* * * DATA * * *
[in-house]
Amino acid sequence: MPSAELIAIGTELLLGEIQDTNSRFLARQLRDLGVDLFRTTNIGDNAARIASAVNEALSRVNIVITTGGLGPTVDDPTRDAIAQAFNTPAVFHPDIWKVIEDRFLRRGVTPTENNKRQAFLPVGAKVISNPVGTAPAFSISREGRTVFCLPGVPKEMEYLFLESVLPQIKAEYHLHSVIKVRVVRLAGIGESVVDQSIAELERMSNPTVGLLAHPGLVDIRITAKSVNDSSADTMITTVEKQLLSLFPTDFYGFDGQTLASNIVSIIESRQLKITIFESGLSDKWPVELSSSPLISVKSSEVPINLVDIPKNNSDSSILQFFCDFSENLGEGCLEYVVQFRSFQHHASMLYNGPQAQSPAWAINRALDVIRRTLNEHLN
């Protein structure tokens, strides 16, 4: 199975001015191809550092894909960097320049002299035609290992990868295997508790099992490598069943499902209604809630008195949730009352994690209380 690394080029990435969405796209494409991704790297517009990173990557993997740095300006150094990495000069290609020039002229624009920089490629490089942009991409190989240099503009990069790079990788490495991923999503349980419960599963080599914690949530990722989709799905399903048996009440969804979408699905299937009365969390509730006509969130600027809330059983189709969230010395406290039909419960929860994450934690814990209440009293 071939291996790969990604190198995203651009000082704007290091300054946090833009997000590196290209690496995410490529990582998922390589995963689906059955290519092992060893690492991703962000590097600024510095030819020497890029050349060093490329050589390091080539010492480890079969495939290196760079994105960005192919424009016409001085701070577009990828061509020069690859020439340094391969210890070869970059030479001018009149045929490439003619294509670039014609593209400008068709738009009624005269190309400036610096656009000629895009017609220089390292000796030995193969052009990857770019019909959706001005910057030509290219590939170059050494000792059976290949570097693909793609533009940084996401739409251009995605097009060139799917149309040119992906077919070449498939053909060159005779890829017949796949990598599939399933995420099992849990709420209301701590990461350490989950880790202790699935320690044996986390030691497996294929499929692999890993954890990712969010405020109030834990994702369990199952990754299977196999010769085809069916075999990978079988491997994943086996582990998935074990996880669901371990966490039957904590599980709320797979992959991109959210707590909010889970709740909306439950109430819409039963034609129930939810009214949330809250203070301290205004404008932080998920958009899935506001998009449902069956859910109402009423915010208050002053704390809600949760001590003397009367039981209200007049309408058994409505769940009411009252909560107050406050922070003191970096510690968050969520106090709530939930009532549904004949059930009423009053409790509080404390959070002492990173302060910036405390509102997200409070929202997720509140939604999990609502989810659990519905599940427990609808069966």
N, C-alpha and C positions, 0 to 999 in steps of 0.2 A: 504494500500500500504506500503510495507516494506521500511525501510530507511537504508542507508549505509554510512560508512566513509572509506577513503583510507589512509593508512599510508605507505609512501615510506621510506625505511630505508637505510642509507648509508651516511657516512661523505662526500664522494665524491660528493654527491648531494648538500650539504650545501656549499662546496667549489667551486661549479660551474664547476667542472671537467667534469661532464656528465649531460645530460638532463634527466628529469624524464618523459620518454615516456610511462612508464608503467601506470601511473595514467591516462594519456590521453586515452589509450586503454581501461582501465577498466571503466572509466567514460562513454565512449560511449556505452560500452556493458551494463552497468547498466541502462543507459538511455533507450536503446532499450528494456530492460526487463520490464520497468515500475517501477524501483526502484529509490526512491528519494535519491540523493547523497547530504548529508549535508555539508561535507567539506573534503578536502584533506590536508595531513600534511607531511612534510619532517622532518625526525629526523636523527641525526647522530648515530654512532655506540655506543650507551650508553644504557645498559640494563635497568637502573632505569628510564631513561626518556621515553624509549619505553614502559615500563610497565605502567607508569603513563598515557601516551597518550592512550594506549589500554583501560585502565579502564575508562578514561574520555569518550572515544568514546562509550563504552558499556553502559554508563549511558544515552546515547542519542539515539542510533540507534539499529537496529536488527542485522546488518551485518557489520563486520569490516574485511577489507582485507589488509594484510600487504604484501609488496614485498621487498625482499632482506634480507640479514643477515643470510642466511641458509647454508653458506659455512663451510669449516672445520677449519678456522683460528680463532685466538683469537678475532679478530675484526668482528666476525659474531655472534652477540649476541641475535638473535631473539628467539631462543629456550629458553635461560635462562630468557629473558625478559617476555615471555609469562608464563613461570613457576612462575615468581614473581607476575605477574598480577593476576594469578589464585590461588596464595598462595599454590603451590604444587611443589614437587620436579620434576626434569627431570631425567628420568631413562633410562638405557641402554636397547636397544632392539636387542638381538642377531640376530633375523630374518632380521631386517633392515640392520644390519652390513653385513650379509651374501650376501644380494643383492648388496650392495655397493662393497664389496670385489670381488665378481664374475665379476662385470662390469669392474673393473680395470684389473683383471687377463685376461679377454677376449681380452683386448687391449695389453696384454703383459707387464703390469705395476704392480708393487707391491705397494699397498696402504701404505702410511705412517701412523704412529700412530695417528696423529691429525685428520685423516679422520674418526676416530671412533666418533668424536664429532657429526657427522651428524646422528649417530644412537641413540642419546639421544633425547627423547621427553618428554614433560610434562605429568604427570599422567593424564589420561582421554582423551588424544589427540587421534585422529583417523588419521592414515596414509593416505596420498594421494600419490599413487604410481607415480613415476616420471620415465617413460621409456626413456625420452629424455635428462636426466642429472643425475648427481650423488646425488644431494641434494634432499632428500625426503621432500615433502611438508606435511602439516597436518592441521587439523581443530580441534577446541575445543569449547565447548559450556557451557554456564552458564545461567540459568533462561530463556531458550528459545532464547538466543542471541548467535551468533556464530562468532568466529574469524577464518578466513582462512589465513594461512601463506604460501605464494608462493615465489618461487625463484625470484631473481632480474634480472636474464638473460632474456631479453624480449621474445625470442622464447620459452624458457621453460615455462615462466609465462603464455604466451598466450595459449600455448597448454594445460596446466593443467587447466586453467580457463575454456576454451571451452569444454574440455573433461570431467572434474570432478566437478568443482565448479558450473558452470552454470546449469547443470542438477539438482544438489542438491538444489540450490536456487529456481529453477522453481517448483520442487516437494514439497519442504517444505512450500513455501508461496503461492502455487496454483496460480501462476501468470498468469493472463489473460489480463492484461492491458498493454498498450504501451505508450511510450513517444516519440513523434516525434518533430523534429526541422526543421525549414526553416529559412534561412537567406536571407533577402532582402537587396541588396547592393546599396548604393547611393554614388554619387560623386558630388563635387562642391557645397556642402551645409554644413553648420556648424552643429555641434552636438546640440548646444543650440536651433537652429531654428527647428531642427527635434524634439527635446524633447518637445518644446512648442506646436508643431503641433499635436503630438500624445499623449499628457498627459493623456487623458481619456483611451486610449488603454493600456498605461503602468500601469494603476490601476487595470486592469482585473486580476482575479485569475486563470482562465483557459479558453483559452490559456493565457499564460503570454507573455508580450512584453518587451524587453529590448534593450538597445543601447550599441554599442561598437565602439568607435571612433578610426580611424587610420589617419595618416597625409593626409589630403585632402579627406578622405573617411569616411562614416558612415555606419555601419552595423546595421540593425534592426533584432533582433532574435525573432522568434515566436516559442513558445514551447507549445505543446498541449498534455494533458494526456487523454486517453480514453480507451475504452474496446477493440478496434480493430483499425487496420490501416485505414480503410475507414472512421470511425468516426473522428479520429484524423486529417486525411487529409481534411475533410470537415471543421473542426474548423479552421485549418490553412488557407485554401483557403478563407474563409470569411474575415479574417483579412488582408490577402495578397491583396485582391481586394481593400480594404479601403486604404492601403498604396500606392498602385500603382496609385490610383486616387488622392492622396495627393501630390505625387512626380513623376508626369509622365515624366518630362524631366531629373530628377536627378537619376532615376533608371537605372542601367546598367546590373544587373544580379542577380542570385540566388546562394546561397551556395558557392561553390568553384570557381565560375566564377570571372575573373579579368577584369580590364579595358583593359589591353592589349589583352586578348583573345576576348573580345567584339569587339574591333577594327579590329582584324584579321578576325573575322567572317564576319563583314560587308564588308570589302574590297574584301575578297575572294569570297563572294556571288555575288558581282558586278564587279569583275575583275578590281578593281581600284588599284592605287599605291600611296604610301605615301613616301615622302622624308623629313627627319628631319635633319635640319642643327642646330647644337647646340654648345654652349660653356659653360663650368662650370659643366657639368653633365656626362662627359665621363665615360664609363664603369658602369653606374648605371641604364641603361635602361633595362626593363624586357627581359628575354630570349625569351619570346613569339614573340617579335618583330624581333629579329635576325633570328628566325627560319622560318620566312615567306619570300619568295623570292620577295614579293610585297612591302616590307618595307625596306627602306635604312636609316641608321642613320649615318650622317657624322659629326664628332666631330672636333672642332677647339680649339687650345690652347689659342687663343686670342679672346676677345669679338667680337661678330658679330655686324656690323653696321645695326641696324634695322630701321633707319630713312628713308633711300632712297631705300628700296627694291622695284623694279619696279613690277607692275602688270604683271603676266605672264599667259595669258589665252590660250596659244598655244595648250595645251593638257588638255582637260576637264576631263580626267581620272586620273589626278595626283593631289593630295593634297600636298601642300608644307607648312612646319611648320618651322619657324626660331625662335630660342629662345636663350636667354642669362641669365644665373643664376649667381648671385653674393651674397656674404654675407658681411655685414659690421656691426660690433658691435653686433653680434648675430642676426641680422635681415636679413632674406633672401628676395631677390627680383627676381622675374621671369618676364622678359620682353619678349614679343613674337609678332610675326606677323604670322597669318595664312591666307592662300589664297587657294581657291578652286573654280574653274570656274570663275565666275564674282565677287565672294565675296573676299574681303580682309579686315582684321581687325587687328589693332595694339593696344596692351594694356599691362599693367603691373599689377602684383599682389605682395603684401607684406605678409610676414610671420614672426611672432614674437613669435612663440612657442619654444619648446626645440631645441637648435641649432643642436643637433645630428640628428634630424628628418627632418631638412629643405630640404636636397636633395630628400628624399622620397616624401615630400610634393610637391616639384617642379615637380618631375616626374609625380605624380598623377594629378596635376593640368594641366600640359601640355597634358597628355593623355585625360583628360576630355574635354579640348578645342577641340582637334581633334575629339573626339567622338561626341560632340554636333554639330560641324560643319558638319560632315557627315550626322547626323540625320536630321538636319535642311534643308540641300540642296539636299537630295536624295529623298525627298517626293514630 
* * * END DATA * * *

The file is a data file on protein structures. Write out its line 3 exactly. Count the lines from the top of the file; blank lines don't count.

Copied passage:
């Protein structure tokens, strides 16, 4: 199975001015191809550092894909960097320049002299035609290992990868295997508790099992490598069943499902209604809630008195949730009352994690209380 690394080029990435969405796209494409991704790297517009990173990557993997740095300006150094990495000069290609020039002229624009920089490629490089942009991409190989240099503009990069790079990788490495991923999503349980419960599963080599914690949530990722989709799905399903048996009440969804979408699905299937009365969390509730006509969130600027809330059983189709969230010395406290039909419960929860994450934690814990209440009293 071939291996790969990604190198995203651009000082704007290091300054946090833009997000590196290209690496995410490529990582998922390589995963689906059955290519092992060893690492991703962000590097600024510095030819020497890029050349060093490329050589390091080539010492480890079969495939290196760079994105960005192919424009016409001085701070577009990828061509020069690859020439340094391969210890070869970059030479001018009149045929490439003619294509670039014609593209400008068709738009009624005269190309400036610096656009000629895009017609220089390292000796030995193969052009990857770019019909959706001005910057030509290219590939170059050494000792059976290949570097693909793609533009940084996401739409251009995605097009060139799917149309040119992906077919070449498939053909060159005779890829017949796949990598599939399933995420099992849990709420209301701590990461350490989950880790202790699935320690044996986390030691497996294929499929692999890993954890990712969010405020109030834990994702369990199952990754299977196999010769085809069916075999990978079988491997994943086996582990998935074990996880669901371990966490039957904590599980709320797979992959991109959210707590909010889970709740909306439950109430819409039963034609129930939810009214949330809250203070301290205004404008932080998920958009899935506001998009449902069956859910109402009423915010208050002053704390809600949760001590003397009367039981209200007049309408058994409505769940009411009252909560107050406050922070003191970096510690968050969520106090709530939930009532549904004949059930009423009053409790509080404390959070002492990173302060910036405390509102997200409070929202997720509140939604999990609502989810659990519905599940427990609808069966």